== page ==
The epitome of symmetry, aesthetics and balance in itself, 2020 is gearing up for a series of back-to-back shows resonating with echoes from the past and celebrating new, forward-looking forms of art.
The new year opened to a dip into the Italian Renaissance. Five hundred years have now gone by since 1520, when painter Raphael prematurely died aged only 37. As a tribute to his astounding, abruptly interrupted career, a number of shows have popped up. In Italy, an unprecedented host is honoring the master at the Biblioteca Ambrosiana in Milan: the preparatory cartoon of famous School of Atens, painted in 1509 to adorn the Stanza della Segnatura in the Vatican. London’s National Gallery is joining the celebrations with a retrospective exhibition on Raphael’s prolific work and influence on the Western culture, featuring loans from major international museums. As a crucial part of his work, printmaking will be at the core of Raphael and His Circle, running from mid-February at the National Gallery of Art in Washington DC and displaying all sorts of prints and sketches by Raphael himself, as well as other noted Renaissance artists.
February will also bring along a first ever for the UK. The Ashmolean Museum in Oxford will stage Young Rembrandt, an ambitious show on Rembrandt van Rijn’s early life and art. With over 130 pieces, the exhibition will explore the painter’s first drawings from the early 17th century through to the revolutionary works that made him the greatest, most adored Dutch artist of all times. Key piece of the show will be Let the Children Come to Me, a recently discovered painting that allegedly dates back to Rembrandt’s formative years, attributed to the artist because of a portrait of his younger self at the top.
Until the end of the month, the Thyssen-Bornemisza museum in Madrid will be focusing on more modern visions with Belgian Surrealist René Magritte. His dream of imaginary automated machinery, capable of meeting all contemporary cultural desires and needs, will be explored in 65 canvases and a selection of photographs and films, all featured in the The Magritte Machine. The show is arranged in six sections – the museum, the silhouette, the window, the mechanism, mimicry, and the mask – each corresponding to one of the components of that “universal machine for making paintings” envisioned by the artist.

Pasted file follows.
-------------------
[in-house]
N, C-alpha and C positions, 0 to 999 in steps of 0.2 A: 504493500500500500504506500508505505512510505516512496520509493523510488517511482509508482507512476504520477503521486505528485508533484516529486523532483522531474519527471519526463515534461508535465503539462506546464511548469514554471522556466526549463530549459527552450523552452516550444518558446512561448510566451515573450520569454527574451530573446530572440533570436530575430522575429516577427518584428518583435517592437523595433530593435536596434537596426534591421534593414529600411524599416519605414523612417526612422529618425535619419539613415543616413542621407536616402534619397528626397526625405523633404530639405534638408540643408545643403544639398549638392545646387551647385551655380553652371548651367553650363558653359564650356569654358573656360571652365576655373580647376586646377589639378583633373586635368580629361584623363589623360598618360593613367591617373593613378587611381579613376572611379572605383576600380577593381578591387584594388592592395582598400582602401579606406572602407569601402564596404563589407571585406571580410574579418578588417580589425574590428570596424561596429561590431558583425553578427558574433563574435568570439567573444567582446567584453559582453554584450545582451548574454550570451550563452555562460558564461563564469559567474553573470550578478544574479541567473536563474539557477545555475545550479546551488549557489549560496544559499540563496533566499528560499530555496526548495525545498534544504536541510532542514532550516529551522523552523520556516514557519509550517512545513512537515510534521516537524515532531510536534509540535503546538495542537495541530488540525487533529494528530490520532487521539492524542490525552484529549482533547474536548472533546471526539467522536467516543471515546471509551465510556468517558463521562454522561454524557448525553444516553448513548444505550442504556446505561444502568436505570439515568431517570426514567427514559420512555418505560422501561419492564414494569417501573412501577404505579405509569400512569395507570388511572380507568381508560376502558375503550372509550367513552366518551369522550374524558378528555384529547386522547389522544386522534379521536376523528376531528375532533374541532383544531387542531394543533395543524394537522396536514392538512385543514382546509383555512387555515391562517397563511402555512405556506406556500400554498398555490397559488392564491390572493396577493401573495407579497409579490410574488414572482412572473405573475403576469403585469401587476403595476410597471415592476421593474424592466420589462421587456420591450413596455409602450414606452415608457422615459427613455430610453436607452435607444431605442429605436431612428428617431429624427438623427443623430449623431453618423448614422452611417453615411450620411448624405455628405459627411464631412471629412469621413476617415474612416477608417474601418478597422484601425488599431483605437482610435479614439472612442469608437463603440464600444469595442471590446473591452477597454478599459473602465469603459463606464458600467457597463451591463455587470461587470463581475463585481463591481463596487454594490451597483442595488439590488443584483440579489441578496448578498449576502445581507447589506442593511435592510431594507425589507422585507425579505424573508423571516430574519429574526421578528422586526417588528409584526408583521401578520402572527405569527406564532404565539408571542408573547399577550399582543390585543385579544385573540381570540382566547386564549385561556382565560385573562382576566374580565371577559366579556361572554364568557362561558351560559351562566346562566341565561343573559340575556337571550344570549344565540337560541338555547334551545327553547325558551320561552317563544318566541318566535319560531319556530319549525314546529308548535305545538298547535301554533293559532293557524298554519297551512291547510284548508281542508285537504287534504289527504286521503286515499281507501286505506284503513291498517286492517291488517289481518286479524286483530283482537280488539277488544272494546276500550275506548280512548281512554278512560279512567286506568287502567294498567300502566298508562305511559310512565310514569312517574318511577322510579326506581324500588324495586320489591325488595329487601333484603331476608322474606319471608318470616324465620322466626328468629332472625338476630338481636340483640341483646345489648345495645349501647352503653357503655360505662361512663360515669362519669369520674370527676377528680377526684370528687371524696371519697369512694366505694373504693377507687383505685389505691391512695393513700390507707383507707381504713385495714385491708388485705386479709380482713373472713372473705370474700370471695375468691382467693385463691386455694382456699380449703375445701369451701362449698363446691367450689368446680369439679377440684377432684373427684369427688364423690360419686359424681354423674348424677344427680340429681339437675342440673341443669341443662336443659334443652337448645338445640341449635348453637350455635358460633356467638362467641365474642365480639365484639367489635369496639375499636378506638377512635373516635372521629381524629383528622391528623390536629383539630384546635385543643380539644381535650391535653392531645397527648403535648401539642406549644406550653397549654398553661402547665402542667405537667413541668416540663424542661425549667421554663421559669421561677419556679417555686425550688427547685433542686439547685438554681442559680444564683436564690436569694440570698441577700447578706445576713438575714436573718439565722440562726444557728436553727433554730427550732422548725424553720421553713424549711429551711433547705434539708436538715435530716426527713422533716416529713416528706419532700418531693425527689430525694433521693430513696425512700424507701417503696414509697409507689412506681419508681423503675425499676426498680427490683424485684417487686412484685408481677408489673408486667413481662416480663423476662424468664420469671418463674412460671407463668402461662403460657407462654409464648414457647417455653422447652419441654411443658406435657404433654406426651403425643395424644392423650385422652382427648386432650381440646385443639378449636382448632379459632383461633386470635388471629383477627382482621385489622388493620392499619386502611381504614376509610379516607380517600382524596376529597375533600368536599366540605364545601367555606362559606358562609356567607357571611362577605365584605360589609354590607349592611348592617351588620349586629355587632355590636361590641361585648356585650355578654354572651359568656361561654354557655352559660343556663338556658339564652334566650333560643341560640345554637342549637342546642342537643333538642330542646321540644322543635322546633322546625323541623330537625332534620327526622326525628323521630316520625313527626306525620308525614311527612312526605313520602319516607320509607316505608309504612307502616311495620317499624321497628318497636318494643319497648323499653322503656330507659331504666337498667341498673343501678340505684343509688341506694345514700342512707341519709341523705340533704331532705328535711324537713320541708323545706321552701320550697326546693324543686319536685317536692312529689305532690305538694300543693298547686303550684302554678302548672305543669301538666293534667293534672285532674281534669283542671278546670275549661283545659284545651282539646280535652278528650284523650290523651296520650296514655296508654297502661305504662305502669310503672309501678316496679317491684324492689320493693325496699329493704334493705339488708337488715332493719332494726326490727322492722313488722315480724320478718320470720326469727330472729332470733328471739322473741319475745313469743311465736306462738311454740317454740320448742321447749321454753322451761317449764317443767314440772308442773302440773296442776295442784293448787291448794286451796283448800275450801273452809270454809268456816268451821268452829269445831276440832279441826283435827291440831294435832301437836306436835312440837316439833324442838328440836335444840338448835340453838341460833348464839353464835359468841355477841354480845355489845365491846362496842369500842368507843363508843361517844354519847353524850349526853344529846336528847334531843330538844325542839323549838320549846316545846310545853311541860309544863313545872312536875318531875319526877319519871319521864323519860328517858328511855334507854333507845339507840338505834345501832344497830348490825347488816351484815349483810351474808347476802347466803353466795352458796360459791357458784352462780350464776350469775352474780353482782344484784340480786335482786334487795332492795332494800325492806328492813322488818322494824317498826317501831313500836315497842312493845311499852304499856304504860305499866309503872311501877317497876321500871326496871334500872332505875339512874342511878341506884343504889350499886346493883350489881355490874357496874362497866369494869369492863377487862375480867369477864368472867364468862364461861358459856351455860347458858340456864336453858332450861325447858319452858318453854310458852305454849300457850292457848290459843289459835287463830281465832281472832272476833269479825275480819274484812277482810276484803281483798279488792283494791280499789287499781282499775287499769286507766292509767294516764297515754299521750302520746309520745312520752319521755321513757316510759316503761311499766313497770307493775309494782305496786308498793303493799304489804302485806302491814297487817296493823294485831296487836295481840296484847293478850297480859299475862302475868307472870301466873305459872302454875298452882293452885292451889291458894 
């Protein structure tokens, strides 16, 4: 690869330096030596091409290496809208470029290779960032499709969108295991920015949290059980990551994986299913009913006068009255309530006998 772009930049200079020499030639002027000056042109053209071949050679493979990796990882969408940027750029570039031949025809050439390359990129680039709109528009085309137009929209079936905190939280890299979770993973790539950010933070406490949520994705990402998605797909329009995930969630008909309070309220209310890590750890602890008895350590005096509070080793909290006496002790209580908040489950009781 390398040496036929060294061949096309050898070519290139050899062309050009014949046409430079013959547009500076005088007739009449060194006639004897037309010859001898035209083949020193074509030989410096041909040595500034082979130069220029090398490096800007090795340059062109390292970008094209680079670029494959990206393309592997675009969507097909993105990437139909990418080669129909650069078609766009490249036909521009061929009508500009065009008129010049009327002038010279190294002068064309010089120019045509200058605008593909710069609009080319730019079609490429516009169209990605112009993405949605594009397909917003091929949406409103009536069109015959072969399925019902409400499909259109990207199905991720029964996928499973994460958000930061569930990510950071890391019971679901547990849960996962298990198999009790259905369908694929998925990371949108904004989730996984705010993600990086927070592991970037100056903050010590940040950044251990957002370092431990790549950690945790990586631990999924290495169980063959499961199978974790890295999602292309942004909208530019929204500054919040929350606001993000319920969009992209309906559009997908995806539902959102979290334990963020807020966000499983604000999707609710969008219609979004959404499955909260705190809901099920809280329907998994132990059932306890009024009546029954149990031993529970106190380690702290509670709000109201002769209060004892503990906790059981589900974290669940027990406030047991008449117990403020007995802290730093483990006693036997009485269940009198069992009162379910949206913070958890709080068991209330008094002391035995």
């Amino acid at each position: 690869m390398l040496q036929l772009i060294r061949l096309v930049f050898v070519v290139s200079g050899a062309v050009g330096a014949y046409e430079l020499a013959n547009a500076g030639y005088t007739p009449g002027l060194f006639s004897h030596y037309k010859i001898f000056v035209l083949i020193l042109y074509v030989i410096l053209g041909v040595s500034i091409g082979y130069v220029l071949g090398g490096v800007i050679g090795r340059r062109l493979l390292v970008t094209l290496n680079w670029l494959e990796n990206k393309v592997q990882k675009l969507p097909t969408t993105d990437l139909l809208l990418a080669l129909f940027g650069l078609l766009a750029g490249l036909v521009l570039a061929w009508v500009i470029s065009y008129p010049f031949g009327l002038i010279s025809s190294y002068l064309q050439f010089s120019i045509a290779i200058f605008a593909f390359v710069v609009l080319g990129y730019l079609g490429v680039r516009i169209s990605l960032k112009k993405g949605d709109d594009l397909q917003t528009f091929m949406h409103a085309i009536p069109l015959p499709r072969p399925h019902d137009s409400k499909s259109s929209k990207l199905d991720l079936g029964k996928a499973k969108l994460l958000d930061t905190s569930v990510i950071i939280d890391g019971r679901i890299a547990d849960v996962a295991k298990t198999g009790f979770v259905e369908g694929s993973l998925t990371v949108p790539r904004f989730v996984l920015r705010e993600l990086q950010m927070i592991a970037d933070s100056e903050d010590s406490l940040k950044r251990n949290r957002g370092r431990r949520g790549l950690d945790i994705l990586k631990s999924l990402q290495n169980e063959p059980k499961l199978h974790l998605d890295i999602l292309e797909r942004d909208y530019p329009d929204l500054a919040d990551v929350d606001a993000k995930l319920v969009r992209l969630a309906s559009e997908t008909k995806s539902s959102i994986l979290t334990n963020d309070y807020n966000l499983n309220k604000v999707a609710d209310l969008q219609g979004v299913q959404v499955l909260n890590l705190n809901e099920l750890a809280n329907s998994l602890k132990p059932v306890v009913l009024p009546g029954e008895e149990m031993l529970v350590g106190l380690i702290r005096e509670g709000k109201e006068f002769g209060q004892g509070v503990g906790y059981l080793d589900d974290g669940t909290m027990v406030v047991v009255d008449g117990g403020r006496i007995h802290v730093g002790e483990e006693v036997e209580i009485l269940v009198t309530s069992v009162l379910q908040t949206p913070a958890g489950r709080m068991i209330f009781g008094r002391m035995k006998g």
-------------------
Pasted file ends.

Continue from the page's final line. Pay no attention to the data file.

From late March, New York’s Museum of Modern Art will host an intriguing exhibition on art critic Félix Fénéon, the anarchist involved in the bombing of fashionable Paris restaurant Fotoy in 1894. Playing a key role in shaping Post-Impressionist painting, Fénéon was actually the one to define art by painters like Georges Seurat and Paul Signac as “Neo-Impressionism”. Displaying over 150 pieces from his own collections, Félix Fénéon. The Anarchist and the Avant-Garde honors Fénéon’s bold, innovative vision of art.
From April to July, another taste of the past will be offered at London’s National Gallery, once again in the spotlight for an unprecedented survey of the cutting-edge art by Italian Baroque artist Artemisia Gentileschi. Featuring around 35 works from public and private international collections, Artemisia will dig into the life and work of Gentileschi as a deeply inventive, absolutely innovative painter, as well as the first woman artist to ever be accepted at the exclusive Accademia delle Arti del Disegno artists’ academy in Florence.
While paying tribute to eminent artists from our past, 2020 will also delight art enthusiasts with impressive works by contemporary masters. In May 2020, the New York Botanical Garden will be the setting of a spectacular presentation of Japanese artist Yayoi Kusama and her psychedelic rendering of nature, inspired by hallucinations and visions from her childhood. Kusama’s famed polka-dotted sculptures will deck the NYBG together with mirror set-ups, collages, paintings, sketches, and a greenhouse exhibition.
For two weeks in next September, Paris will be the scene of the latest highly anticipated installation by Bulgarian artist Christo. The Arc de Triomphe will be totally wrapped up in 25,000 sq m of blue polypropylene fabric, with an additional 7,000 m of red rope holding it tight. Meeting a similar fate to that of the Pont Neuf in 1985, the landmark will now turn into a remarkable yet somehow disturbing creation evoking Christo’s Wrapped Reichstag from 1995.
Last, a mysterious new set-up by Marina Abramović, coming back in September 2020 with a survey at the Royal Academy of Arts in London. No way to tell what Marina Abramović: After Life has in store for visitors. Possibly another “living doorway”, like the one she set up in Bologna in 1977? Her latest shows have all been studded with daring, unexpected features and experiences, equally astonishing and unsettling, and all signs are that 2020 will be no less.